HUBER ("Qualitative Analysis "cis transcriptionae": Direct Processing of Sound and Video Data") showed new opportunities in computer-assisted qualitative analysis with AQUAD 6 (http://www.aquad.de/). The main innovative feature of the new AQUAD 6 version is its ability to process audio-visual data directly without requiring them to be transcribed onto paper. Apart from the fact that transcription is a time consuming process, it also usually costs money and cannot always be done by the researcher himself. He therefore needs to be able to read the transcript to be able to work on it. Now, with direct analysis data can be listened to or watched in their original form (if they are in the right computer compatible format), and memos can also be added for each sequence, and critical incidents can be transcribed if necessary. HUBER listed the prerequisites for this analysis: .mp3 audio- or .avi video format, which is compressed and usually fits onto a conventional CD-ROM. To complete his presentation, HUBER gave a brief introduction to audio-video based work with AQUAD 6, via beamer. [13]

GÜRTLER ("Qualitative Video Analysis: Design of a Study on the Function of Humor in Teaching Discourses on Mindfulness") emphasized the benefit of understanding the substance of who or what we are investigating when designing qualitative research. GÜRTLER's research topic was teaching discourses of a ten day Vipassana-meditation retreat (http://www.dhamma.org/). Theoretical issues are explained by discourses. These are video-based and therefore highly standardized in each center worldwide. They were video-analyzed with AQUAD 6. His research question focused on the role of humor in these discourses. He argued that the humor can only be understood if the researcher knows the content of the discourses and the special demands of each day. GÜRTLER hypothesized that the best way to understand the function of humor was to analyze the seminar itself. If the process (demands of each day, difficulties, and curriculum) is understood, a comparison of how humor was used on each day would illustrate the ways humor fit into the unique characteristics of each day. Students learned different things on different days, and the humor—according to his thesis—reflected the content that was being taught. Without knowledge of this process and relationship a researcher cannot reconstruct humor or its constructive potential correctly. [14]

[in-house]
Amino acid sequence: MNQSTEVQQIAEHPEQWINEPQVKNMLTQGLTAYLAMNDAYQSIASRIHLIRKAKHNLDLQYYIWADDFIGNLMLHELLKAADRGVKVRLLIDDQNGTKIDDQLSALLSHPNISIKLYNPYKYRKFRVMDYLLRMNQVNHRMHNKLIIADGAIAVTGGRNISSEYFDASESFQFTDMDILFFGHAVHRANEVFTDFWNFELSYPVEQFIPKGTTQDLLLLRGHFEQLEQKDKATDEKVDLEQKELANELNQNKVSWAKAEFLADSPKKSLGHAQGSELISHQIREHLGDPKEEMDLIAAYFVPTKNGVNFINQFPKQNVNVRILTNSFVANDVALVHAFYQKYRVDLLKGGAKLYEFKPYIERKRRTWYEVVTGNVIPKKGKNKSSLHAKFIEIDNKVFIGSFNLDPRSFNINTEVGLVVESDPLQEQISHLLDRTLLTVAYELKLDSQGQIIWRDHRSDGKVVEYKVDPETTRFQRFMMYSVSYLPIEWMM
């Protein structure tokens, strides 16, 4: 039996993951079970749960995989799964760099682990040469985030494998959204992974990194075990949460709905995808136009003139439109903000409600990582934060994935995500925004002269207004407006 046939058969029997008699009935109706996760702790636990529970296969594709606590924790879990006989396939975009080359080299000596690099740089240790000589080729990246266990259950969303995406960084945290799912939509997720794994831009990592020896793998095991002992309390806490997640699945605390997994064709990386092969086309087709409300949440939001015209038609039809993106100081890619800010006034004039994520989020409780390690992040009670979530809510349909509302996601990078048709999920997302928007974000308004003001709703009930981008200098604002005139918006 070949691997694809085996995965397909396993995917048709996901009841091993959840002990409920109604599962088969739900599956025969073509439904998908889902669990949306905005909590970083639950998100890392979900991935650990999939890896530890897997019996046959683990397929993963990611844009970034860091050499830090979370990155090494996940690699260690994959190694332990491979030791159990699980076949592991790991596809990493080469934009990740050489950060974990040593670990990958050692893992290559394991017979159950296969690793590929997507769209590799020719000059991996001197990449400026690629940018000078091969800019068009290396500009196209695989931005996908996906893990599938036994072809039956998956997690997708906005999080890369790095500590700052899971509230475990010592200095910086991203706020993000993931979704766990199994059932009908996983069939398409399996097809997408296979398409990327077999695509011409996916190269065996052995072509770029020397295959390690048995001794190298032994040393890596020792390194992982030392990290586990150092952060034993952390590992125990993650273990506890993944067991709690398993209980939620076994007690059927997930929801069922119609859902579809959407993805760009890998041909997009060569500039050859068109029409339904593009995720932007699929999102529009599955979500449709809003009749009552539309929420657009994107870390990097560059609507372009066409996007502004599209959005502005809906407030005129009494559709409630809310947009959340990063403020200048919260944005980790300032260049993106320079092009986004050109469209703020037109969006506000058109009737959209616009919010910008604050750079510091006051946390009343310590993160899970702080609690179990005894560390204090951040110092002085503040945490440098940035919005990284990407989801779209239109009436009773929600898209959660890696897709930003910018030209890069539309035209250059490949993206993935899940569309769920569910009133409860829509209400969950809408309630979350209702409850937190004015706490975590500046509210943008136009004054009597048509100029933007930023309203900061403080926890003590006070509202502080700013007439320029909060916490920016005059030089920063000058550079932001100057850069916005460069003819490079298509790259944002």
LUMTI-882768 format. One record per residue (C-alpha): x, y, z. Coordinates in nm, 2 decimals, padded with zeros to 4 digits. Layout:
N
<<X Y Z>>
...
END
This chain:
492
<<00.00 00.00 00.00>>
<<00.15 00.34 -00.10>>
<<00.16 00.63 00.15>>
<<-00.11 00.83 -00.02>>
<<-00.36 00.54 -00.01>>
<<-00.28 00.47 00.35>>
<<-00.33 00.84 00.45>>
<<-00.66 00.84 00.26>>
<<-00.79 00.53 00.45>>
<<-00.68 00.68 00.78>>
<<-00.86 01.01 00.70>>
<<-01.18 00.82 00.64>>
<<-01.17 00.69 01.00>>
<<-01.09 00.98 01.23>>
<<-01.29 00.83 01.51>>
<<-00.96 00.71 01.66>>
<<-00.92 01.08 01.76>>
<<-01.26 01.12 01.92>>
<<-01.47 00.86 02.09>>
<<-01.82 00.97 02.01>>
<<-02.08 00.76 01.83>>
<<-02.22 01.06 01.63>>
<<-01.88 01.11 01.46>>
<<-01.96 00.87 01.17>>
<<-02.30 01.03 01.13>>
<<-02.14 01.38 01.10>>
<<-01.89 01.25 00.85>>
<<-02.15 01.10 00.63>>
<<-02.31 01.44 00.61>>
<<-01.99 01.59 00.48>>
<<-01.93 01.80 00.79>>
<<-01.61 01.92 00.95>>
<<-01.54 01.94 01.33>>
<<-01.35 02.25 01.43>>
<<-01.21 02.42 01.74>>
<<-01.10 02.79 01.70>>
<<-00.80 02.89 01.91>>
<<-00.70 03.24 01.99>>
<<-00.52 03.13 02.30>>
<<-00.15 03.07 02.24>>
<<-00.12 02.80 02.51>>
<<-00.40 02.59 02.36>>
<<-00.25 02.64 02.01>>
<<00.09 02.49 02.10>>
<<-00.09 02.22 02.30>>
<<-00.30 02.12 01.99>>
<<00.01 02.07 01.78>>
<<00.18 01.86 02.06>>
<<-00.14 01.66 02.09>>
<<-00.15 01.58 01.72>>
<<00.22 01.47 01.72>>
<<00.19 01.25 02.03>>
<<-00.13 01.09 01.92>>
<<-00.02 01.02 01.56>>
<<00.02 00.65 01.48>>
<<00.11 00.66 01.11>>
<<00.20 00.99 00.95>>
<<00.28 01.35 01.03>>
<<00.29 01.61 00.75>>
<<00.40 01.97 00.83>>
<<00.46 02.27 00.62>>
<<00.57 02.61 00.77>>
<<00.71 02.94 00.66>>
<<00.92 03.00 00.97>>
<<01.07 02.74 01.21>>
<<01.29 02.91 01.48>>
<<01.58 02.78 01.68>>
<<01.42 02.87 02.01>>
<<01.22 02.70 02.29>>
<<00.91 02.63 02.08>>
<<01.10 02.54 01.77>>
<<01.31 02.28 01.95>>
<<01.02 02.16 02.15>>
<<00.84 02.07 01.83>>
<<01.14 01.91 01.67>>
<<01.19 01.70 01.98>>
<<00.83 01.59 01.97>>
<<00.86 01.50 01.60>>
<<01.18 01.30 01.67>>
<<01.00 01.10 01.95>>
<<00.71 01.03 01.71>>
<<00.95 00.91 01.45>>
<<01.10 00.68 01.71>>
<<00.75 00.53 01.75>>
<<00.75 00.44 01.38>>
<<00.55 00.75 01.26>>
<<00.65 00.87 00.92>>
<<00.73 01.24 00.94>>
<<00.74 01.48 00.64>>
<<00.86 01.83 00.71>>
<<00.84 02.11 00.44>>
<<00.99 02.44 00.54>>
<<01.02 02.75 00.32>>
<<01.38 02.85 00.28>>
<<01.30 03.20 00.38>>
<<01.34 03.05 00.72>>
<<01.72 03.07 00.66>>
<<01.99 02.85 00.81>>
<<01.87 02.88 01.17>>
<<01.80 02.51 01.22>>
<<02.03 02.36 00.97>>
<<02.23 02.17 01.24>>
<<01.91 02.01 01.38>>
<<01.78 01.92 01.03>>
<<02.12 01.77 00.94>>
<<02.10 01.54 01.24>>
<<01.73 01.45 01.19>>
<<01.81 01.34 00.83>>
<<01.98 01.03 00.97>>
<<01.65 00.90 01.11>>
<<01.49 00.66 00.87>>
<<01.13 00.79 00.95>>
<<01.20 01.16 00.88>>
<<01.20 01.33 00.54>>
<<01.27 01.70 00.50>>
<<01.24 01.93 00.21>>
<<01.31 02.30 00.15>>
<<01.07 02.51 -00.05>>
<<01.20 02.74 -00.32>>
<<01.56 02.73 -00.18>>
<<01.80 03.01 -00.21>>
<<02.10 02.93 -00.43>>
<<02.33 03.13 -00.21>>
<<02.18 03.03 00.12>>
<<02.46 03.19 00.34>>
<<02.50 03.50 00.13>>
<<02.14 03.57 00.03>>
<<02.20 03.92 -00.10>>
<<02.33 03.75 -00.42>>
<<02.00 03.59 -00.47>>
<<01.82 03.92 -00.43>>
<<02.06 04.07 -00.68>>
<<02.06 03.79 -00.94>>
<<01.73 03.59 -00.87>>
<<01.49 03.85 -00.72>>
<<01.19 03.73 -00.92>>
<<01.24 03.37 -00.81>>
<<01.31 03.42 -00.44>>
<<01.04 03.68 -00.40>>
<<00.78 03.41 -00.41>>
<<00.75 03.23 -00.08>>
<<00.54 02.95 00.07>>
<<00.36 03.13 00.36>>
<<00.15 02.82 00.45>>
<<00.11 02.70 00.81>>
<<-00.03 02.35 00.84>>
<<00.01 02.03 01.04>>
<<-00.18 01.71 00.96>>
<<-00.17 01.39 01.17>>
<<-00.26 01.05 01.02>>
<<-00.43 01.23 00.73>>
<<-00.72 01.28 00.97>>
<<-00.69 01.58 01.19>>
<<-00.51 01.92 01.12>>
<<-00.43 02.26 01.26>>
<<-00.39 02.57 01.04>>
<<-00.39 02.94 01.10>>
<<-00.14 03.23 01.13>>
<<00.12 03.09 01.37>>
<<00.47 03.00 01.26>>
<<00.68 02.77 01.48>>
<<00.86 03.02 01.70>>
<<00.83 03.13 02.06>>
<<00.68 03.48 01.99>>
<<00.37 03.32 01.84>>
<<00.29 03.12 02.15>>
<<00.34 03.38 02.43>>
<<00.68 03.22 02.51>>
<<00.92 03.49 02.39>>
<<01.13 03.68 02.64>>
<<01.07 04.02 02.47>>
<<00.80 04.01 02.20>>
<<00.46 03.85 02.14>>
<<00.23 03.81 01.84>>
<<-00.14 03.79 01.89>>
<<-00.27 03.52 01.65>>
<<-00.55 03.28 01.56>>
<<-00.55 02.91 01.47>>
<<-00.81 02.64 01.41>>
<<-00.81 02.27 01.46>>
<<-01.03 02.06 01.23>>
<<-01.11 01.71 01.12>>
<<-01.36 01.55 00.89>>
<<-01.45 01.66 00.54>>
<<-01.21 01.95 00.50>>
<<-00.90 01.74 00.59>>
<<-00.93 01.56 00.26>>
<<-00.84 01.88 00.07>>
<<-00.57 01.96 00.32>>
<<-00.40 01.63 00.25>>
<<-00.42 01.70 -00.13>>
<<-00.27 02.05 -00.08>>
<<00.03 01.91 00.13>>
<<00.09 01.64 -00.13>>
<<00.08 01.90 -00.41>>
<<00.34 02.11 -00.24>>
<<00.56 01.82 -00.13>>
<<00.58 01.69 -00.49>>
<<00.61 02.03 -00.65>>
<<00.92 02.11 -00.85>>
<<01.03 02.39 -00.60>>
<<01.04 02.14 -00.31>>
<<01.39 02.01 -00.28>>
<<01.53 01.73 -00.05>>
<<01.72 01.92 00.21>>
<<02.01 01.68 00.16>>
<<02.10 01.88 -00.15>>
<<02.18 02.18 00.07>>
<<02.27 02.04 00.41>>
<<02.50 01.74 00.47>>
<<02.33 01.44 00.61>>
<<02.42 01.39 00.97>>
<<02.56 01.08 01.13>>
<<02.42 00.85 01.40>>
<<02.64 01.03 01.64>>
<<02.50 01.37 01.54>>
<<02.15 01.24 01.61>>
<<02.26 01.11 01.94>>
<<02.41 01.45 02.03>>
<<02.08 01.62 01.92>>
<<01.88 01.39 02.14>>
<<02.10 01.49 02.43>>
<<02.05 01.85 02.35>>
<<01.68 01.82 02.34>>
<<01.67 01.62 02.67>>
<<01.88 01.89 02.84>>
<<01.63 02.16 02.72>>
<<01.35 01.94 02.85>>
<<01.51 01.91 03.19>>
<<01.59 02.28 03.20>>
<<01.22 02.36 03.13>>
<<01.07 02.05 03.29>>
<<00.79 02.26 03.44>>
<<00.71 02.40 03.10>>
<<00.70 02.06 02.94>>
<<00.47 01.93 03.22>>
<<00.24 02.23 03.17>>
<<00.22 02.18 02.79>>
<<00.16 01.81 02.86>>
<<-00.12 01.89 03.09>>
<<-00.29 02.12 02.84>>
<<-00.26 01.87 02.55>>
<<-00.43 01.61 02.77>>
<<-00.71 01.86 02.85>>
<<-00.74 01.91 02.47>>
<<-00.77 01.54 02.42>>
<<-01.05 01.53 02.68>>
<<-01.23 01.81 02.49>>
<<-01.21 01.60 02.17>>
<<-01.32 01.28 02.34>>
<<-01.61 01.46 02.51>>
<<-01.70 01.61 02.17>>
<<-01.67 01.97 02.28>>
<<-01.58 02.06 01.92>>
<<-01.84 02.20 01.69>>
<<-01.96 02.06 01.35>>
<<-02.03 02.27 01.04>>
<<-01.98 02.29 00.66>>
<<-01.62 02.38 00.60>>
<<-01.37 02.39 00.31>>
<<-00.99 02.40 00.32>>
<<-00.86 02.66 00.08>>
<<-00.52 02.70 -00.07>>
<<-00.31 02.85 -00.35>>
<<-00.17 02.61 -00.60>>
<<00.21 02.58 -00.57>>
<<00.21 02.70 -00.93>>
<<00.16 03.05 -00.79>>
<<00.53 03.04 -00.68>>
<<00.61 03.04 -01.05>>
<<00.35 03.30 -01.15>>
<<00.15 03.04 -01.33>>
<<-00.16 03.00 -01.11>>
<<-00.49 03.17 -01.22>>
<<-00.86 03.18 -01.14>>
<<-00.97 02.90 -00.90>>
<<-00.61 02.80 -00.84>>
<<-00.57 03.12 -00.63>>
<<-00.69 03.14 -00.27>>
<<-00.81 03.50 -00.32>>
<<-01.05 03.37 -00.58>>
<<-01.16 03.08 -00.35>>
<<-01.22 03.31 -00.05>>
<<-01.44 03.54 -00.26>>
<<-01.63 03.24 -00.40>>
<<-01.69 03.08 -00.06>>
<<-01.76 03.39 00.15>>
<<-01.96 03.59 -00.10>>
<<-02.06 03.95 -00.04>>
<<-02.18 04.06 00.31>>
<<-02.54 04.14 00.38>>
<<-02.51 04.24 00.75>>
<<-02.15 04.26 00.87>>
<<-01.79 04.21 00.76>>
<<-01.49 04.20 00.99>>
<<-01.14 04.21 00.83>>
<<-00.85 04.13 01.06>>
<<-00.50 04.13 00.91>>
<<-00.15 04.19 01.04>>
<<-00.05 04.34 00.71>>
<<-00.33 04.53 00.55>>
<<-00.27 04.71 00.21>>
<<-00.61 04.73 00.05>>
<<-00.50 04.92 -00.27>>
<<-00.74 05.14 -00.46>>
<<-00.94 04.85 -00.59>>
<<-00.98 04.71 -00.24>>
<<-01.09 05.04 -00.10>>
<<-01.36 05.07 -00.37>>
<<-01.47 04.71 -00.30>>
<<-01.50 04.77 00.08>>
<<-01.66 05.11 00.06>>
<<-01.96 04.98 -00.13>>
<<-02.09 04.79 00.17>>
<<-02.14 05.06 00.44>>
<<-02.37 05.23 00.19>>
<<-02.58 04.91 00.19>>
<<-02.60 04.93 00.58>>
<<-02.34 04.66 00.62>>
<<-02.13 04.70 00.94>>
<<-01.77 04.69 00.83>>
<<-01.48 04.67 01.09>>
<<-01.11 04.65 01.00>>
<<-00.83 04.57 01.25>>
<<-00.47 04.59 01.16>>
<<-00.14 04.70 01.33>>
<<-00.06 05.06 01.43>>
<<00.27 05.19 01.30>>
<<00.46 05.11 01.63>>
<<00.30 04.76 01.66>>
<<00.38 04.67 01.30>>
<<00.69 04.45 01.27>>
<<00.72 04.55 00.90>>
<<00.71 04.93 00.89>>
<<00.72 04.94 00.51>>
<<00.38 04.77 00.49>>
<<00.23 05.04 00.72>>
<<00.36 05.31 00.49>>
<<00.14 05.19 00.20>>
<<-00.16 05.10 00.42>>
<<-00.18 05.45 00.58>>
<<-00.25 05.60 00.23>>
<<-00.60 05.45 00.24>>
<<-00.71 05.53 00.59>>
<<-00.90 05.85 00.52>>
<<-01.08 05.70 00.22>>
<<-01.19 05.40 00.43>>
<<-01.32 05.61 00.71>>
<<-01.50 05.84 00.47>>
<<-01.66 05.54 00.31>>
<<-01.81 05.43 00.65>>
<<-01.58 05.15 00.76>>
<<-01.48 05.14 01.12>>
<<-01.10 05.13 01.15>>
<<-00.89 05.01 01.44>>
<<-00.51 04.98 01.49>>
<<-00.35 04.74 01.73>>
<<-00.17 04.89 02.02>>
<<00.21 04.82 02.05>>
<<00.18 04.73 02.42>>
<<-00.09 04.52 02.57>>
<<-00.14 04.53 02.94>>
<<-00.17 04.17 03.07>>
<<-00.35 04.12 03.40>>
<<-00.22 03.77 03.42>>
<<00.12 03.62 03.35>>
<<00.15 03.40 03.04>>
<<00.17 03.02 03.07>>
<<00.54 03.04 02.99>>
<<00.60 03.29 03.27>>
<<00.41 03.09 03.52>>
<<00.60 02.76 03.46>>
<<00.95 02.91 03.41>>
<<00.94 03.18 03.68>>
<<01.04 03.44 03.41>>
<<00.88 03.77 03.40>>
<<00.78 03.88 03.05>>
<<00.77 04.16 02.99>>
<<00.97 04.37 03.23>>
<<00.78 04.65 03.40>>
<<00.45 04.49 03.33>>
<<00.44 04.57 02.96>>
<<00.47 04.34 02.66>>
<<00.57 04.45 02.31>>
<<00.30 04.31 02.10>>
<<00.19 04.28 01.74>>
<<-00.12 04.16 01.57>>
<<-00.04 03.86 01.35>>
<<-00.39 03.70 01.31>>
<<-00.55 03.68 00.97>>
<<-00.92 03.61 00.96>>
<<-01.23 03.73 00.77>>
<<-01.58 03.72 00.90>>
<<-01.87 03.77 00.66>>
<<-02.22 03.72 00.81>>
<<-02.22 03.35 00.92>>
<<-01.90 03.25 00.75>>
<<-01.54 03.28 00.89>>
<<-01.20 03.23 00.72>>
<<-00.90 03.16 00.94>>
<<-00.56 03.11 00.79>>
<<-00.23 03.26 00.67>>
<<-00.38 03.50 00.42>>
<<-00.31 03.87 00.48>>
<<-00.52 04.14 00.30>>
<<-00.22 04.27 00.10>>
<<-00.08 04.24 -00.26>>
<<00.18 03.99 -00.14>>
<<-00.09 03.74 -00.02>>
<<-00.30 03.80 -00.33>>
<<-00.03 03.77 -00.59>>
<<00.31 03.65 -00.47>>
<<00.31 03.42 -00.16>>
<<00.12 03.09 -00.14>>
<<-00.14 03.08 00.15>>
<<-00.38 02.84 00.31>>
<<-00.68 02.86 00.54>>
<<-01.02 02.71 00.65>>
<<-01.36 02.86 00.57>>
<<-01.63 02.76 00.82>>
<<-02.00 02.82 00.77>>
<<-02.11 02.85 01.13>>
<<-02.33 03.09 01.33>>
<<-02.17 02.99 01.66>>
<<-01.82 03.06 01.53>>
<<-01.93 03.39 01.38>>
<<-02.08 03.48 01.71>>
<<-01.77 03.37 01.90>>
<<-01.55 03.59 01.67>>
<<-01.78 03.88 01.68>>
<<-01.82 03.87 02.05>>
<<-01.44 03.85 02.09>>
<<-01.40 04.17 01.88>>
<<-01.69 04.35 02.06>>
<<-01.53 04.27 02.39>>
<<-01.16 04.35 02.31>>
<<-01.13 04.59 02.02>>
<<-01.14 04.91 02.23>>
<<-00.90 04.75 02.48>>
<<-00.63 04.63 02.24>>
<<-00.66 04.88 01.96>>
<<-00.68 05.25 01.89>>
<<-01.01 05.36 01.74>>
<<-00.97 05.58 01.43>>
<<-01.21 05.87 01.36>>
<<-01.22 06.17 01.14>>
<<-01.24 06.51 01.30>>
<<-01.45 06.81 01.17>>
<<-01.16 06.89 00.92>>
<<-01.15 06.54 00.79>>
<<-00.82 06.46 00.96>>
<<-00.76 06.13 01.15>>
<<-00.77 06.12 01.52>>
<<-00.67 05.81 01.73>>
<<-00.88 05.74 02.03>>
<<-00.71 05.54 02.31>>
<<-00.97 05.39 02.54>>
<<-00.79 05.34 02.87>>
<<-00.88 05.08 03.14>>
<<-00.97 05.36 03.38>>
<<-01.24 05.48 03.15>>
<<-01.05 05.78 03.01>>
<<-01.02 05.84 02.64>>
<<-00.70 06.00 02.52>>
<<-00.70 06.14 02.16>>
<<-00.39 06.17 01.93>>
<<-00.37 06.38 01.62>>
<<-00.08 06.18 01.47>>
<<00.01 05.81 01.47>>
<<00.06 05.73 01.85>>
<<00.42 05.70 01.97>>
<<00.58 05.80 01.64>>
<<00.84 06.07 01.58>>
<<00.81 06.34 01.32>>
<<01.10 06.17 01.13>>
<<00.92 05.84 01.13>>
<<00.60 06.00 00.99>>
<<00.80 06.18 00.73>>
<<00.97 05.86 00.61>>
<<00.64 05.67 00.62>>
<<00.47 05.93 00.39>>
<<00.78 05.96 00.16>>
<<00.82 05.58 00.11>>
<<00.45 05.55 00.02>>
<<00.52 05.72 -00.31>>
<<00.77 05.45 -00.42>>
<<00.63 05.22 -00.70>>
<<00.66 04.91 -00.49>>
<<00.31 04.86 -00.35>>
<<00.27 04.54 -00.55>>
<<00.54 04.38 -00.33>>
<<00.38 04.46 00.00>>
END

3.3 Group 3

SOINI and FLYNN ("The Importance of Emotion and Rhythm for Learning") emphasized the living nature of research subjects—in this case: students. Citing Whitehead (1929) they pointed out that students have to be involved with the subjects they study. If this is not understood and taken into account, then education is reduced to "inert knowledge." If, however, it is taken into consideration, students become highly personally engaged in their learning. Both researchers presented results from longitudinal studies during which they had asked students to describe the situations in which they "really learned something." These situations occur when students can identify with or relate to the subject being taught; for example, if a subject shares an element which has some importance in the students' personal lives. The emotional experiences that result are also variable. Further critical characteristics of important learning situations were: time to reflect, the opportunity to consider and explore the ideas of others, and the opportunity for students to obtain feedback from professionals or experts working in their area of interest. SOINI and FLYNN explored these findings based on the assumption that learning has a rhythm and evolves in cycles. [15]